That evening, after calling the sheriff and reporting the incident, I wrote a letter to let one beloved teacher and one trusted administrator (who also served as our LDS bishop) know what had happened.
The administrator sent a short, professional reply. I didn’t hear anything further about it. The teacher didn’t respond.
A month later, I followed up in person with the teacher. He was a dear friend and a junior high history teacher who starts every year’s Civil War unit with a hard discussion of slavery. One of his educational shticks is to write the n-word on the board and scary-talk the class into knowing all the things he’ll do to them if they ever use that word to refer to somebody. But to me on that day, he said, “Yeah, your daughter has made some enemies.” That ended it. And it broke my heart the worst.
That teacher had been my bishop 15 years before. He was my Sunday school teacher. He was the one person I promised my girls would be in their corner if they ever went to him for help.
His betrayal, in particular, and the attitudes of the Church members who had been involved in the incident at our house, moved my daughters to the point where they lost their ability to feel safe at church. One started attending a different Christian church with other girls of color. One attended our ward but would ditch her Young Women class.
The experiences I list above were only the most egregious ones. Not a week went by without something milder but still problematic occurring. My daughters have been told, “I don’t like black people. Your people are loud. I don’t like loud people.” And “I would never date a black girl.” There have been racist jokes at Girls’ Camp. People touching my daughters’ hair without permission like they’re dolls to be played with and not people with boundaries.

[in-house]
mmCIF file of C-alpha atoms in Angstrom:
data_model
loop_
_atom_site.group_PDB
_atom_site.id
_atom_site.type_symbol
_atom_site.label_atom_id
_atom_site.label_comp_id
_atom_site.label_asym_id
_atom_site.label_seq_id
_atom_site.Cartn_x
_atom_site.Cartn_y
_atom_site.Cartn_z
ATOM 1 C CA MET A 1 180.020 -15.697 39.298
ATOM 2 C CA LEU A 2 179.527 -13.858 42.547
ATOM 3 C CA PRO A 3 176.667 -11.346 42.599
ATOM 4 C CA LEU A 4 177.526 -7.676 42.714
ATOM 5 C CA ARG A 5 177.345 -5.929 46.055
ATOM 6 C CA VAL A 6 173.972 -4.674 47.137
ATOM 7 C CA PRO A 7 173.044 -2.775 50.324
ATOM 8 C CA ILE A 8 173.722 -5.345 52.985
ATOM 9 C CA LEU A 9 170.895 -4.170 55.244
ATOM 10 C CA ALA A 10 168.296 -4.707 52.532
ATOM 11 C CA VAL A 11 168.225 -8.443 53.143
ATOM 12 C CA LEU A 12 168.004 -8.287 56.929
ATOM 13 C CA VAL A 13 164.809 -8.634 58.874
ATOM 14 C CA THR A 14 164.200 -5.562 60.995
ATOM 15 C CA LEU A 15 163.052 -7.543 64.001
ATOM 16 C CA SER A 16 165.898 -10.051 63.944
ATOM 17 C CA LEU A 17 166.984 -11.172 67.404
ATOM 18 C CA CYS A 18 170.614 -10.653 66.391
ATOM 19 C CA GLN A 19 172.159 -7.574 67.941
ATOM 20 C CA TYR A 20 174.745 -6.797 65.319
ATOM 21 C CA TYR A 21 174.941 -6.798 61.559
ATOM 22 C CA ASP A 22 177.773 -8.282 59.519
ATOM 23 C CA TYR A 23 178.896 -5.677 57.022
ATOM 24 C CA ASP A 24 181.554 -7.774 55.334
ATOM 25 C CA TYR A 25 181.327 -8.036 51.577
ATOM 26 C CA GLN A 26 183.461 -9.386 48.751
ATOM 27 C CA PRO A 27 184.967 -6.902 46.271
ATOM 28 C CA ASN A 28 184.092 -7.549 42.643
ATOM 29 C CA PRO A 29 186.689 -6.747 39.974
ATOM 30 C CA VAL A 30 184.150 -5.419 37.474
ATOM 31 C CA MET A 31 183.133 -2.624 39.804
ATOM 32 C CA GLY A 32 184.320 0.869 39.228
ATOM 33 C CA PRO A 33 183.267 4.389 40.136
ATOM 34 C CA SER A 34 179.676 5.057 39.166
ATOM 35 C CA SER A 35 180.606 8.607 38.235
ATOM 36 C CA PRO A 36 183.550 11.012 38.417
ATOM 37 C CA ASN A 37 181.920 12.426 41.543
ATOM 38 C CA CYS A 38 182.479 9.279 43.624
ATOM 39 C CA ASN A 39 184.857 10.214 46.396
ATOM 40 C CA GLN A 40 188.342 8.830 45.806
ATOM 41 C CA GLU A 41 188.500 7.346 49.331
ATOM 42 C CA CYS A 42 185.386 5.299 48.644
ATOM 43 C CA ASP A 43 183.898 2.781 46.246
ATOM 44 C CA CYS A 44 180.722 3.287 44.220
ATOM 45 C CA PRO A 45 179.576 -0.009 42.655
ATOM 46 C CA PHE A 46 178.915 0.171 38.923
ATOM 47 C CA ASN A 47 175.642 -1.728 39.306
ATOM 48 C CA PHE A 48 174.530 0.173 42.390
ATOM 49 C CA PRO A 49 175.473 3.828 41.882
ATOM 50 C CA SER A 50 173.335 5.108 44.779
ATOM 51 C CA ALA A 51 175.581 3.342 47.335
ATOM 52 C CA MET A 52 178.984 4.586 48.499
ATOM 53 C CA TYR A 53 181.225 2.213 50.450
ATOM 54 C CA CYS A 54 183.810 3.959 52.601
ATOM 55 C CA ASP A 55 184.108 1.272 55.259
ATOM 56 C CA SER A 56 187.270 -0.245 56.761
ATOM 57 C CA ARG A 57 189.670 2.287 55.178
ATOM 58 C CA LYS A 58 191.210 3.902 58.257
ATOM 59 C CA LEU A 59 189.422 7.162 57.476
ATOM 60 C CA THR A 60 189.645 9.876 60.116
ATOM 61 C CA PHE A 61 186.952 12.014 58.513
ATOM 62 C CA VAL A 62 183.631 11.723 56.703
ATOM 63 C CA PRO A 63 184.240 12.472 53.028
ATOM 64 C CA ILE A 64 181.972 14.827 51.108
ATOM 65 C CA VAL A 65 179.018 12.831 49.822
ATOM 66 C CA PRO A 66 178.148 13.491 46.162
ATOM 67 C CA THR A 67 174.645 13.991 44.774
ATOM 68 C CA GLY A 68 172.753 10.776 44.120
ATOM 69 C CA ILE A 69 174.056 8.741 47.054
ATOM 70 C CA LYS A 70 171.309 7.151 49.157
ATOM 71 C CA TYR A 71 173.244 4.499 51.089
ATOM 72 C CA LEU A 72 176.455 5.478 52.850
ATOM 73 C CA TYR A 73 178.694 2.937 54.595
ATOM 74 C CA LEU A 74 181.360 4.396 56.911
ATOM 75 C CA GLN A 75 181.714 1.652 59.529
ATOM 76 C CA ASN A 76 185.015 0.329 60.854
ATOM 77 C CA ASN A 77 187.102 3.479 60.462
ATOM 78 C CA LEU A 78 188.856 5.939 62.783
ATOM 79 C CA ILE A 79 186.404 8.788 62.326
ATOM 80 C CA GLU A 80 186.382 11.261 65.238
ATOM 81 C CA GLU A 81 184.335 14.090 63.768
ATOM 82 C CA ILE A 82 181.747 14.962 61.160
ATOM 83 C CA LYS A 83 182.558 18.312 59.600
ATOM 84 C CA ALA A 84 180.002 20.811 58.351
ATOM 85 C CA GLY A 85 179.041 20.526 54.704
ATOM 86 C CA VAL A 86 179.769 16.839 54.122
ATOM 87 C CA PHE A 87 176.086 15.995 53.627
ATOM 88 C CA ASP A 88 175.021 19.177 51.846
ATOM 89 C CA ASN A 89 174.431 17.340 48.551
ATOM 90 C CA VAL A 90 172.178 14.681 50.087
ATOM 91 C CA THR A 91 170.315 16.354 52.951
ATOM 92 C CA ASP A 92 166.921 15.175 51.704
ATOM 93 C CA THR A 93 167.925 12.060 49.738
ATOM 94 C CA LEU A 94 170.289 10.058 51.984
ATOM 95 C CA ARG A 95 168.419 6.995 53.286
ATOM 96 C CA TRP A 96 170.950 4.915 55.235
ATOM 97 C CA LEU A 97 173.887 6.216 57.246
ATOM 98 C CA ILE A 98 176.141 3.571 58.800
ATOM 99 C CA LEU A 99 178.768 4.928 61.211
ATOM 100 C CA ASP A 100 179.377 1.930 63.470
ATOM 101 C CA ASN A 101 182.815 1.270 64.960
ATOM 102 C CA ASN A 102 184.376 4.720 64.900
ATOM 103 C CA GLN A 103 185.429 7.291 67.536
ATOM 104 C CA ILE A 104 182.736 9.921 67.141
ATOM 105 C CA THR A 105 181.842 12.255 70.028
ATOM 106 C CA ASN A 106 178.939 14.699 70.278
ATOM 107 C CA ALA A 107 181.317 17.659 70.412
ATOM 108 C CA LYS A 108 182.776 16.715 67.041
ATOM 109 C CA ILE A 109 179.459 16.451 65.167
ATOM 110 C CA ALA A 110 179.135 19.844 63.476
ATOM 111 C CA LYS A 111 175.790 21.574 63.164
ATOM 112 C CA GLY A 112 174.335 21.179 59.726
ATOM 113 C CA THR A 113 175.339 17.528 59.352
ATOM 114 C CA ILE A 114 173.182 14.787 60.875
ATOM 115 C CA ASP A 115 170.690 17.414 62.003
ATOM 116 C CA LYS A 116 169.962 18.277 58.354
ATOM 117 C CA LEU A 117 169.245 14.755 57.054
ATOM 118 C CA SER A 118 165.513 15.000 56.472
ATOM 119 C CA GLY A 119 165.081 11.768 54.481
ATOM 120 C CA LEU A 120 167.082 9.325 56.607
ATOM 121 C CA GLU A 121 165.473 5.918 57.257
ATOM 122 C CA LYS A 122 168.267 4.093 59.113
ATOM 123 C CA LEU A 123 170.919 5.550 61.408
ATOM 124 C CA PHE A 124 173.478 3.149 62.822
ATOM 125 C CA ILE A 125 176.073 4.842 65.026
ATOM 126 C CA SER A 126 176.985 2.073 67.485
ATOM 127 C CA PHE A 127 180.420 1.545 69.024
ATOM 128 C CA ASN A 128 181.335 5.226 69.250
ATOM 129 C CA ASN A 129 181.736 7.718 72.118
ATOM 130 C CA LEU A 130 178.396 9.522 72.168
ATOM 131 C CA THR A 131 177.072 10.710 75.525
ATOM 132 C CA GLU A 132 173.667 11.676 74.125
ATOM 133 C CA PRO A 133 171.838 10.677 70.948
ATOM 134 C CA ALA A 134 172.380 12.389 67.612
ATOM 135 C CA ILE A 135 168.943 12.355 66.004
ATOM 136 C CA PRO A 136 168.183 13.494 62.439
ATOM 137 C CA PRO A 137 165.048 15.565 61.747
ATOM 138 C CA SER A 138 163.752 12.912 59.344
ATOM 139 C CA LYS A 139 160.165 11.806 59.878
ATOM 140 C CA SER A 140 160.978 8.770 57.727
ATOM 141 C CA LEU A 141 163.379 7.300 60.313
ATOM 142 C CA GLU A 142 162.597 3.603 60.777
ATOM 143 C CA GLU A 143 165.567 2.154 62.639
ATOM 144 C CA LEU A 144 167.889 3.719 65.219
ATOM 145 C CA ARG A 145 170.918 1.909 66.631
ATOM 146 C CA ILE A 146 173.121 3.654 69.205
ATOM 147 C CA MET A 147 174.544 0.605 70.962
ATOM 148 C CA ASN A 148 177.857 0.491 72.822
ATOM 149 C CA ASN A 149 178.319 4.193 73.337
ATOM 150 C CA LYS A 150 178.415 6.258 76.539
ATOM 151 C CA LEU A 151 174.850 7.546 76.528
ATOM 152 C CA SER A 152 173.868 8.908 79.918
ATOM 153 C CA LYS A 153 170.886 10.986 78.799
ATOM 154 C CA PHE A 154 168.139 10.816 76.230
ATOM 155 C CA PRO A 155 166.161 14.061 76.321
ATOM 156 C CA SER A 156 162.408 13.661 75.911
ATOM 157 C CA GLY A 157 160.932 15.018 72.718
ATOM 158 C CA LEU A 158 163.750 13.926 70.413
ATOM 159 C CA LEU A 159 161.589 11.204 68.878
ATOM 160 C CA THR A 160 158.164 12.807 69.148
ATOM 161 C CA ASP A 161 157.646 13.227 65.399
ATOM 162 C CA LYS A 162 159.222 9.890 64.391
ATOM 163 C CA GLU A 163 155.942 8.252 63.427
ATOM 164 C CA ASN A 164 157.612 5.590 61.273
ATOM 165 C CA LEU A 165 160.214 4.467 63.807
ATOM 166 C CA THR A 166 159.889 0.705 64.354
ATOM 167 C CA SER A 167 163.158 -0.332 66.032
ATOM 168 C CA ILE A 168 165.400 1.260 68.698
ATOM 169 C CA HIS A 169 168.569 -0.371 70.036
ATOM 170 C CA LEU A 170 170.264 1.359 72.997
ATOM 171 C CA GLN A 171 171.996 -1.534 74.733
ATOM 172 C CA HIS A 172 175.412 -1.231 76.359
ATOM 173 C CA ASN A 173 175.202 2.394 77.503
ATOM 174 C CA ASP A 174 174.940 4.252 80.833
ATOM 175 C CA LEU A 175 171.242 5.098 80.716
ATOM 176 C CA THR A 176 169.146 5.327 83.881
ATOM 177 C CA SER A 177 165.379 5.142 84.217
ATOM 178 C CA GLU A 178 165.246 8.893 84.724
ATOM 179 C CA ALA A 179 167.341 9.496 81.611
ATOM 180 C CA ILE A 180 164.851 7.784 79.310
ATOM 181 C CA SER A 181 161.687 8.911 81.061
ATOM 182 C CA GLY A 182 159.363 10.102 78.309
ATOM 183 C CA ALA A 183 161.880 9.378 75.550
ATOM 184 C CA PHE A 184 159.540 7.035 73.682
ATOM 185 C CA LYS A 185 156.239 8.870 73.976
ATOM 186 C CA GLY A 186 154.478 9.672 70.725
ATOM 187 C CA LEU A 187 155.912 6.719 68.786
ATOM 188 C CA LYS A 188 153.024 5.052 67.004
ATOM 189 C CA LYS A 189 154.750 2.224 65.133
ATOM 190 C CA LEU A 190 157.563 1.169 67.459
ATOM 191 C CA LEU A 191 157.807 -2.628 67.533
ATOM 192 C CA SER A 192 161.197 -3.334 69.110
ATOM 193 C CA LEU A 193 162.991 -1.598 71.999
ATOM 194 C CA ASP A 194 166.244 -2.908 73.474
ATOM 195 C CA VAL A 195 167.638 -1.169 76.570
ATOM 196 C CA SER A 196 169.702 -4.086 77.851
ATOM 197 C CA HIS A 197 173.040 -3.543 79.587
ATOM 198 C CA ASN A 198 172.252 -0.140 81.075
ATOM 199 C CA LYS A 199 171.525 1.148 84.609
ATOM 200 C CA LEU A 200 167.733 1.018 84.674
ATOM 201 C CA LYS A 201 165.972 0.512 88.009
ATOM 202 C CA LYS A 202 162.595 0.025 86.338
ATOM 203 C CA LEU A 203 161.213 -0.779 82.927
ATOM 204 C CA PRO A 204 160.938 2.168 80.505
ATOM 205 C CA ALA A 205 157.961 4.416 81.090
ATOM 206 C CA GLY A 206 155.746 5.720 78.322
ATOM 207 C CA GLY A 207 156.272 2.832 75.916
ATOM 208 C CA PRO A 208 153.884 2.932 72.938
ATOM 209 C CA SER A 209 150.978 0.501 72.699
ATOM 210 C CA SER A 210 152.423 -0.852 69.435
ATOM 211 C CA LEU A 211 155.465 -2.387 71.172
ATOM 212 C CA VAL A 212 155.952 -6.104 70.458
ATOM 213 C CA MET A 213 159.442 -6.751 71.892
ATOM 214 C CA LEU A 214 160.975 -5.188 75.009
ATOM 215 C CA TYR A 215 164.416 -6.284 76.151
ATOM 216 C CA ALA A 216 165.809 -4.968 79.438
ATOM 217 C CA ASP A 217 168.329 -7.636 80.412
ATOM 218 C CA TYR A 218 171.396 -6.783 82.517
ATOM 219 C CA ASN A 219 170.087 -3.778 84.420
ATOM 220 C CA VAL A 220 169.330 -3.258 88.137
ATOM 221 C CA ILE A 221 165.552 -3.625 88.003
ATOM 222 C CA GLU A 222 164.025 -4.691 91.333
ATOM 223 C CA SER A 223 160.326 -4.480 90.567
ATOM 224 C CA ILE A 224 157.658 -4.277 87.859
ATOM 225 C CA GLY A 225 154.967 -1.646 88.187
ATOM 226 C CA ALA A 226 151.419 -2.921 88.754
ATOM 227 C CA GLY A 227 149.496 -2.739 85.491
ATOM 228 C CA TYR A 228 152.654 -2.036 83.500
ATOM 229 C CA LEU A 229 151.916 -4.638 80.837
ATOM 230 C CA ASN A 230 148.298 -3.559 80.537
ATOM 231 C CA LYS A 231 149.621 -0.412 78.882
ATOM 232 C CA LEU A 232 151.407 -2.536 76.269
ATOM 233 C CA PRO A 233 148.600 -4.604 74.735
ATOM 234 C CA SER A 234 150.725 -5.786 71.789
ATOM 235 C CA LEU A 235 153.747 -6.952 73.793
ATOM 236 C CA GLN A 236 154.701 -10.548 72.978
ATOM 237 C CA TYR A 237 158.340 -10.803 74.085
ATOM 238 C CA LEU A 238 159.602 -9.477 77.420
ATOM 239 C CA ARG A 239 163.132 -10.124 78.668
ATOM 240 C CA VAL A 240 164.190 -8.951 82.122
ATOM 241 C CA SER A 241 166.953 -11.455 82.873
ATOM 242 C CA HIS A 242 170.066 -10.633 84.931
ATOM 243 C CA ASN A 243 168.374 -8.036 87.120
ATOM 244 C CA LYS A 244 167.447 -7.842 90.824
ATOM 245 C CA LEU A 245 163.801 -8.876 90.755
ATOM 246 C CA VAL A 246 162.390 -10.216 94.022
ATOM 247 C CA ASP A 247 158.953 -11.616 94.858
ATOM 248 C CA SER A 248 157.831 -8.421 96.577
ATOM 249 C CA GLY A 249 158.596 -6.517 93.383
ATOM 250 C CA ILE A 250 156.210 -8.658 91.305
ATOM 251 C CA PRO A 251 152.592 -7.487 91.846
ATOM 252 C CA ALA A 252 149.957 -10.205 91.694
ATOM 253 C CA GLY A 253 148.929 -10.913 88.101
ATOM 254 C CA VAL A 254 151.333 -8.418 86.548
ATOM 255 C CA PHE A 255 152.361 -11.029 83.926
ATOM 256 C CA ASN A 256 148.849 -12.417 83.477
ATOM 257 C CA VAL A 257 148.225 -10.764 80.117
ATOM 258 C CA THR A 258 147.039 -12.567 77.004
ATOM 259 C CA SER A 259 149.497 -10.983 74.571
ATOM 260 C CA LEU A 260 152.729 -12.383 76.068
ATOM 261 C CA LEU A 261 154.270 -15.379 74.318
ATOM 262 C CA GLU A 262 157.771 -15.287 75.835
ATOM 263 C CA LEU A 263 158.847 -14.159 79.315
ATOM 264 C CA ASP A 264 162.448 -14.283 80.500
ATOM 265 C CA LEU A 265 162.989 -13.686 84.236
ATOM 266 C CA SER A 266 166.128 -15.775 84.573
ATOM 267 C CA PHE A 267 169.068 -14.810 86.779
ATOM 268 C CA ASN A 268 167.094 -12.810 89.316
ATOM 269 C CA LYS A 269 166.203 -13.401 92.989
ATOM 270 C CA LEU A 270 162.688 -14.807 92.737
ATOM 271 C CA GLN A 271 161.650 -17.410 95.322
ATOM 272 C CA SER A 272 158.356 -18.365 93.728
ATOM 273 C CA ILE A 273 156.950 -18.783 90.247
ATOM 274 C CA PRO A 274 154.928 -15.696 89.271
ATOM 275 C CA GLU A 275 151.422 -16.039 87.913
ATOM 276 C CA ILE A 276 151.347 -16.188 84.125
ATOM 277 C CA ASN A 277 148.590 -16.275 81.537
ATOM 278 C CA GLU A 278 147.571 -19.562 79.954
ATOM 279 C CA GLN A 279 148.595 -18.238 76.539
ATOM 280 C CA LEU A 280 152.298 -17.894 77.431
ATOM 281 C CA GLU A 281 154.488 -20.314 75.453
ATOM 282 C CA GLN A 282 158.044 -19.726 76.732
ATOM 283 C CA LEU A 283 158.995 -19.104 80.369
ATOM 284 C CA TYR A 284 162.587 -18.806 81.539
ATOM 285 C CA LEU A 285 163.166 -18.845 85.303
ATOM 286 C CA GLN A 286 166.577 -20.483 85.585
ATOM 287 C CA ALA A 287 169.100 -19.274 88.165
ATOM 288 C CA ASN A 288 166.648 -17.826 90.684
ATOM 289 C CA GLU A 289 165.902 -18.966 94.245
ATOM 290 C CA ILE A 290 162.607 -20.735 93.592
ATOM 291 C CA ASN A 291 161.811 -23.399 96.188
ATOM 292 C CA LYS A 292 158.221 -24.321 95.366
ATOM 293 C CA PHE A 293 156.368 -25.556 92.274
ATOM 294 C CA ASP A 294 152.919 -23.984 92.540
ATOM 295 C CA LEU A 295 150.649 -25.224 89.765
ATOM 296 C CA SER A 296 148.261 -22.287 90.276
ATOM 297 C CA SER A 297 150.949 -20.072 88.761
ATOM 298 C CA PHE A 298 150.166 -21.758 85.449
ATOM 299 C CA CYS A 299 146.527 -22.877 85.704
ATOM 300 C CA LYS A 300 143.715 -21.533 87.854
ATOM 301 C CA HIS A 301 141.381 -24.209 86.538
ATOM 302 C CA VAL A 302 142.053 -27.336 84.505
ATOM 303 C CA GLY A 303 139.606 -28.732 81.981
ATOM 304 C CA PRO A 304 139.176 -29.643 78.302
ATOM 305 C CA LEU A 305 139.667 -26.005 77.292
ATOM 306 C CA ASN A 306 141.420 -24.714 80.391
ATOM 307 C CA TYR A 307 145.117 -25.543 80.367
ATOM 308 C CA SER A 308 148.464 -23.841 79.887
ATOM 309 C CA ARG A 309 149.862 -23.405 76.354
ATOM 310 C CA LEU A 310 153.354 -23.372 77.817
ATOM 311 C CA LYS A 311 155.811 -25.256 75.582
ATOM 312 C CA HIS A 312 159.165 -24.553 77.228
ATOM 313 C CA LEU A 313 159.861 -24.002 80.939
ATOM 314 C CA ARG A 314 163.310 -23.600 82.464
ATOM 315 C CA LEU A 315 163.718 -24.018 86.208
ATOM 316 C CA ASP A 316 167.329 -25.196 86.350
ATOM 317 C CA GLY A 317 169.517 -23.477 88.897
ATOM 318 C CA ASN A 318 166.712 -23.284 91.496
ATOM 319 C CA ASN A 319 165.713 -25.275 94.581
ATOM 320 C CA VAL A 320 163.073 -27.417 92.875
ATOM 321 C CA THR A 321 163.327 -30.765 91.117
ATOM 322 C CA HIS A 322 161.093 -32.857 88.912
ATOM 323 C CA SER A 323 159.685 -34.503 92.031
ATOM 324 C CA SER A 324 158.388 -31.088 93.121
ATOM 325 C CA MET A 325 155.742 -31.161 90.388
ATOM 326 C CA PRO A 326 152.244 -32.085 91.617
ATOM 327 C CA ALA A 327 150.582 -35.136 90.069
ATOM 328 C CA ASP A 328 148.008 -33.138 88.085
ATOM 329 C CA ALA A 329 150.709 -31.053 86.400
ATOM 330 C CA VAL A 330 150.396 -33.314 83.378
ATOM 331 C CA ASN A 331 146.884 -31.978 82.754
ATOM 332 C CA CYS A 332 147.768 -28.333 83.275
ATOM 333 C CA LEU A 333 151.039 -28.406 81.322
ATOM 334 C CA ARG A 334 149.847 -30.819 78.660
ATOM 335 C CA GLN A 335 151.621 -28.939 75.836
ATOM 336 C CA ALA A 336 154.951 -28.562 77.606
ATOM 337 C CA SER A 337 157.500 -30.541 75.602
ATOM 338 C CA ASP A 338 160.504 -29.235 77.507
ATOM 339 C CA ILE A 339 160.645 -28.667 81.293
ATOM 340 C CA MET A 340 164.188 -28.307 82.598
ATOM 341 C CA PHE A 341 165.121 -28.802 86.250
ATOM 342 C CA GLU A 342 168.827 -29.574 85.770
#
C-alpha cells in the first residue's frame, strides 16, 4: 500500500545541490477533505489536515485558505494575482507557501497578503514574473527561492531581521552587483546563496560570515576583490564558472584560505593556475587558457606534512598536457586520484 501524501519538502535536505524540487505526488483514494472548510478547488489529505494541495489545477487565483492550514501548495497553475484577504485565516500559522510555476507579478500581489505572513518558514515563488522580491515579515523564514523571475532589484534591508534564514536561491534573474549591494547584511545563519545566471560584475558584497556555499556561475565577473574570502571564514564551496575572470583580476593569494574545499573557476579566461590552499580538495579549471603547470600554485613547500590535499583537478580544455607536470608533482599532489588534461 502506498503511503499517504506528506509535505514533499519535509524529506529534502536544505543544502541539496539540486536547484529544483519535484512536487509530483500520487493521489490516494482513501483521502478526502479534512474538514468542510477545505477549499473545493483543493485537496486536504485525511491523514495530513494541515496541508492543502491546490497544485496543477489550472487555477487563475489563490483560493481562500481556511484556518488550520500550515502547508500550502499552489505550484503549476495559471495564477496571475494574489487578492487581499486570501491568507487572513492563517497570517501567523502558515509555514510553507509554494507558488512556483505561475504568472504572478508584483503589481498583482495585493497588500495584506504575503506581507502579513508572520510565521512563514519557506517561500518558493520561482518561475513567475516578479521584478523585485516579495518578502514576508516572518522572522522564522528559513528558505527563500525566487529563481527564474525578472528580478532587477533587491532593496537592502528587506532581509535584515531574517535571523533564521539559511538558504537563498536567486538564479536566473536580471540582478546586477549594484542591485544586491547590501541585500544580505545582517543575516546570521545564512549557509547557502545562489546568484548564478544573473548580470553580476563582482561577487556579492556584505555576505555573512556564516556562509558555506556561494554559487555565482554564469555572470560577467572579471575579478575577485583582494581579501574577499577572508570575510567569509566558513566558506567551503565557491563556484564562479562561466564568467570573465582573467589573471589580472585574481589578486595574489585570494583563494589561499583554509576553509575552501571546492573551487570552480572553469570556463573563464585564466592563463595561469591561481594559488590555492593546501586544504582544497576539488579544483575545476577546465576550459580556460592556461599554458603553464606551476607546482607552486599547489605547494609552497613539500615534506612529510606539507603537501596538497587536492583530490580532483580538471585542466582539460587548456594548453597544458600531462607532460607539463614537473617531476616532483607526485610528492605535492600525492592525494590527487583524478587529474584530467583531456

I could list for hours the daily things that happened which were harder to define, harder to object to or report, the things which were milder and “acceptably racist” to some. (Do you see what’s wrong with that statement?) We gave up when adults proved they would not help my children protect themselves.
I suppose, if you wanted, you could read each incident I’ve mentioned and dream up reasons why they aren’t really racism; why those things happened unrelated to race, and what I or my kids should have done to prevent these things from happening. That’s on you, though, not me.
All I can tell you is what my family has been through, and that I saw what living in St. Anthony was doing to my two black daughters emotionally, socially, and spiritually. I lived their pain alongside them. The racism is real.
I wasn’t going to talk publicly about any of this. It feels like a “storm out,” and I hate that, but I decided to so the next mixed race family, or black family, in St. Anthony or any other town in America will be treated better because I talked about it. I have gone through all kinds of mental gymnastics to make racism not be the reason we moved: “We’re going back to my roots.” “A better job for Jeffrey.” “The kids will have more music and sports options.” None of it was true.
Even though this is hard for me, a person who avoids debate, and even though my daughters dislike public attention as much as I do, I have to say this clearly so everyone hears: Racism is why we moved our family to another state.
My black daughters suffered in their hometown. My hope is that you will make your hometowns better for children like mine.
READER BIO: Sarah Grace Dunster is an outdoors enthusiast, a voracious reader, a rabid gardener, and an award-winning poet and novelist. Her debut novel Lightning Tree was released in April 2012, and her follow-up novel, Mile 21, won the prestigious Whitney Award in the General Fiction Category. Grace is currently publishing in the supernatural cozy mystery genre. For more information, visit SGDunster.com.